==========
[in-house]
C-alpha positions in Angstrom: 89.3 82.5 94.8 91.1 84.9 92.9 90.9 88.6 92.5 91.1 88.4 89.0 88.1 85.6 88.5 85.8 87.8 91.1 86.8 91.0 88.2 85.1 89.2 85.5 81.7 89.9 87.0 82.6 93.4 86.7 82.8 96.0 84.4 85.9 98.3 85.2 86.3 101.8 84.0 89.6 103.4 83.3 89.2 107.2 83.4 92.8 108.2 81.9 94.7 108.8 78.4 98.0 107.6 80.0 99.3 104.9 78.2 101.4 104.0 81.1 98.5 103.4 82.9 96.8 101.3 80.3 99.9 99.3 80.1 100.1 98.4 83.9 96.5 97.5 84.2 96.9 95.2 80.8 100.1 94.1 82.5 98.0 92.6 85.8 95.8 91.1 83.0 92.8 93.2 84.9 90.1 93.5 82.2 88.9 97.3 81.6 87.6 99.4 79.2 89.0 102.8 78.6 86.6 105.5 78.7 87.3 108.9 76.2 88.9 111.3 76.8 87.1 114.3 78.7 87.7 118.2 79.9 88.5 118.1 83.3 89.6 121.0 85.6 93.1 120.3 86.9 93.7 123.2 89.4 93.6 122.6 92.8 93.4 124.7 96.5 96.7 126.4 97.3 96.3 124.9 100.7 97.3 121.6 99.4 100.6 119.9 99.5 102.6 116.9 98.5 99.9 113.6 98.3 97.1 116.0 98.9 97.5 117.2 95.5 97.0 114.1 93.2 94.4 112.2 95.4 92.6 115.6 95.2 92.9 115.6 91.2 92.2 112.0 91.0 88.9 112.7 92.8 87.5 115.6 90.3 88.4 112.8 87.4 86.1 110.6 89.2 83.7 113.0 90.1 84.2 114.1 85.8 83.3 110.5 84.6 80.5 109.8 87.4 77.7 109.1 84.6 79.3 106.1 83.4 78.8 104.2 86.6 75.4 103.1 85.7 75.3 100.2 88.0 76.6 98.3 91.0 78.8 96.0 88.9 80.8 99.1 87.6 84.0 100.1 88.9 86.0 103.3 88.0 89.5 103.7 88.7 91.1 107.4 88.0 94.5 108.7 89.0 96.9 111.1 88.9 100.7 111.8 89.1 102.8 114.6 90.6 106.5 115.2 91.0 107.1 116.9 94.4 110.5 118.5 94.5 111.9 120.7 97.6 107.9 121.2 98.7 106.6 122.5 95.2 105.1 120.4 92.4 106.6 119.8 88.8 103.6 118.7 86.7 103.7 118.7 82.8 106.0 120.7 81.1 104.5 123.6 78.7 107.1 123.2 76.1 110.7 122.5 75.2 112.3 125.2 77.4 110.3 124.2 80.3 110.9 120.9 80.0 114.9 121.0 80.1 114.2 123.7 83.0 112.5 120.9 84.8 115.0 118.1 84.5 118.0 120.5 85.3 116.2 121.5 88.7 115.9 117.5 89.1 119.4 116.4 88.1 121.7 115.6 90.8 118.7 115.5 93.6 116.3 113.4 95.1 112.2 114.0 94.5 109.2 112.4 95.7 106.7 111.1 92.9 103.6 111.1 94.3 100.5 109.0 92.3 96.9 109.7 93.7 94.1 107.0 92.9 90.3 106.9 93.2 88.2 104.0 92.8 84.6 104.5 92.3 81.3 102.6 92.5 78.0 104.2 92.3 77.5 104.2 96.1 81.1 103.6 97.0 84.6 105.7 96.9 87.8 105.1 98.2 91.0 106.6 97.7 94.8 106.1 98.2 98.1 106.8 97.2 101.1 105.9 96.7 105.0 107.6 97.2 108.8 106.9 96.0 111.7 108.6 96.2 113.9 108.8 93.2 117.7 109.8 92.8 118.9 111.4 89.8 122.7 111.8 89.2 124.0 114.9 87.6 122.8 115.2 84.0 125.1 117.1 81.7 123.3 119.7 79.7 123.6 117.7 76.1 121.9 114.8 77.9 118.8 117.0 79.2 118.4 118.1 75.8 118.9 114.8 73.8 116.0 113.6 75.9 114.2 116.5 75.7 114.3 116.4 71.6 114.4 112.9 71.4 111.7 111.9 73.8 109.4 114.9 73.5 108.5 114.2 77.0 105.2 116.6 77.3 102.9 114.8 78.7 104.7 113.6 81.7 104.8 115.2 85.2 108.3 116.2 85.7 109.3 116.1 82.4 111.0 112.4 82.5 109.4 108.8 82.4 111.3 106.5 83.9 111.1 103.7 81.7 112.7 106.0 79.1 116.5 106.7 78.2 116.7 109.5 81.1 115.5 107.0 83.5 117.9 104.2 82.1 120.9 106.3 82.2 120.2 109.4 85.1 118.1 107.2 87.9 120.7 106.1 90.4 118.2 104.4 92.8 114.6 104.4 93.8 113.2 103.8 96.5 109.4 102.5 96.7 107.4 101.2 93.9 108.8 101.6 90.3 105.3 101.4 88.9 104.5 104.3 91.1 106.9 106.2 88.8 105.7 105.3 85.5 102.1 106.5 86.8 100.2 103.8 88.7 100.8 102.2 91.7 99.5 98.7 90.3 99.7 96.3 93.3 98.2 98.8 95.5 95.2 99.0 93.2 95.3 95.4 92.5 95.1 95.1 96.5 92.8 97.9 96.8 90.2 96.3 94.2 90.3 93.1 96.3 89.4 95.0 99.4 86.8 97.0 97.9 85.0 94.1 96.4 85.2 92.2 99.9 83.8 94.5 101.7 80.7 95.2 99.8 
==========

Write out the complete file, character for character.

[in-house]
C-alpha positions in Angstrom: 89.3 82.5 94.8 91.1 84.9 92.9 90.9 88.6 92.5 91.1 88.4 89.0 88.1 85.6 88.5 85.8 87.8 91.1 86.8 91.0 88.2 85.1 89.2 85.5 81.7 89.9 87.0 82.6 93.4 86.7 82.8 96.0 84.4 85.9 98.3 85.2 86.3 101.8 84.0 89.6 103.4 83.3 89.2 107.2 83.4 92.8 108.2 81.9 94.7 108.8 78.4 98.0 107.6 80.0 99.3 104.9 78.2 101.4 104.0 81.1 98.5 103.4 82.9 96.8 101.3 80.3 99.9 99.3 80.1 100.1 98.4 83.9 96.5 97.5 84.2 96.9 95.2 80.8 100.1 94.1 82.5 98.0 92.6 85.8 95.8 91.1 83.0 92.8 93.2 84.9 90.1 93.5 82.2 88.9 97.3 81.6 87.6 99.4 79.2 89.0 102.8 78.6 86.6 105.5 78.7 87.3 108.9 76.2 88.9 111.3 76.8 87.1 114.3 78.7 87.7 118.2 79.9 88.5 118.1 83.3 89.6 121.0 85.6 93.1 120.3 86.9 93.7 123.2 89.4 93.6 122.6 92.8 93.4 124.7 96.5 96.7 126.4 97.3 96.3 124.9 100.7 97.3 121.6 99.4 100.6 119.9 99.5 102.6 116.9 98.5 99.9 113.6 98.3 97.1 116.0 98.9 97.5 117.2 95.5 97.0 114.1 93.2 94.4 112.2 95.4 92.6 115.6 95.2 92.9 115.6 91.2 92.2 112.0 91.0 88.9 112.7 92.8 87.5 115.6 90.3 88.4 112.8 87.4 86.1 110.6 89.2 83.7 113.0 90.1 84.2 114.1 85.8 83.3 110.5 84.6 80.5 109.8 87.4 77.7 109.1 84.6 79.3 106.1 83.4 78.8 104.2 86.6 75.4 103.1 85.7 75.3 100.2 88.0 76.6 98.3 91.0 78.8 96.0 88.9 80.8 99.1 87.6 84.0 100.1 88.9 86.0 103.3 88.0 89.5 103.7 88.7 91.1 107.4 88.0 94.5 108.7 89.0 96.9 111.1 88.9 100.7 111.8 89.1 102.8 114.6 90.6 106.5 115.2 91.0 107.1 116.9 94.4 110.5 118.5 94.5 111.9 120.7 97.6 107.9 121.2 98.7 106.6 122.5 95.2 105.1 120.4 92.4 106.6 119.8 88.8 103.6 118.7 86.7 103.7 118.7 82.8 106.0 120.7 81.1 104.5 123.6 78.7 107.1 123.2 76.1 110.7 122.5 75.2 112.3 125.2 77.4 110.3 124.2 80.3 110.9 120.9 80.0 114.9 121.0 80.1 114.2 123.7 83.0 112.5 120.9 84.8 115.0 118.1 84.5 118.0 120.5 85.3 116.2 121.5 88.7 115.9 117.5 89.1 119.4 116.4 88.1 121.7 115.6 90.8 118.7 115.5 93.6 116.3 113.4 95.1 112.2 114.0 94.5 109.2 112.4 95.7 106.7 111.1 92.9 103.6 111.1 94.3 100.5 109.0 92.3 96.9 109.7 93.7 94.1 107.0 92.9 90.3 106.9 93.2 88.2 104.0 92.8 84.6 104.5 92.3 81.3 102.6 92.5 78.0 104.2 92.3 77.5 104.2 96.1 81.1 103.6 97.0 84.6 105.7 96.9 87.8 105.1 98.2 91.0 106.6 97.7 94.8 106.1 98.2 98.1 106.8 97.2 101.1 105.9 96.7 105.0 107.6 97.2 108.8 106.9 96.0 111.7 108.6 96.2 113.9 108.8 93.2 117.7 109.8 92.8 118.9 111.4 89.8 122.7 111.8 89.2 124.0 114.9 87.6 122.8 115.2 84.0 125.1 117.1 81.7 123.3 119.7 79.7 123.6 117.7 76.1 121.9 114.8 77.9 118.8 117.0 79.2 118.4 118.1 75.8 118.9 114.8 73.8 116.0 113.6 75.9 114.2 116.5 75.7 114.3 116.4 71.6 114.4 112.9 71.4 111.7 111.9 73.8 109.4 114.9 73.5 108.5 114.2 77.0 105.2 116.6 77.3 102.9 114.8 78.7 104.7 113.6 81.7 104.8 115.2 85.2 108.3 116.2 85.7 109.3 116.1 82.4 111.0 112.4 82.5 109.4 108.8 82.4 111.3 106.5 83.9 111.1 103.7 81.7 112.7 106.0 79.1 116.5 106.7 78.2 116.7 109.5 81.1 115.5 107.0 83.5 117.9 104.2 82.1 120.9 106.3 82.2 120.2 109.4 85.1 118.1 107.2 87.9 120.7 106.1 90.4 118.2 104.4 92.8 114.6 104.4 93.8 113.2 103.8 96.5 109.4 102.5 96.7 107.4 101.2 93.9 108.8 101.6 90.3 105.3 101.4 88.9 104.5 104.3 91.1 106.9 106.2 88.8 105.7 105.3 85.5 102.1 106.5 86.8 100.2 103.8 88.7 100.8 102.2 91.7 99.5 98.7 90.3 99.7 96.3 93.3 98.2 98.8 95.5 95.2 99.0 93.2 95.3 95.4 92.5 95.1 95.1 96.5 92.8 97.9 96.8 90.2 96.3 94.2 90.3 93.1 96.3 89.4 95.0 99.4 86.8 97.0 97.9 85.0 94.1 96.4 85.2 92.2 99.9 83.8 94.5 101.7 80.7 95.2 99.8 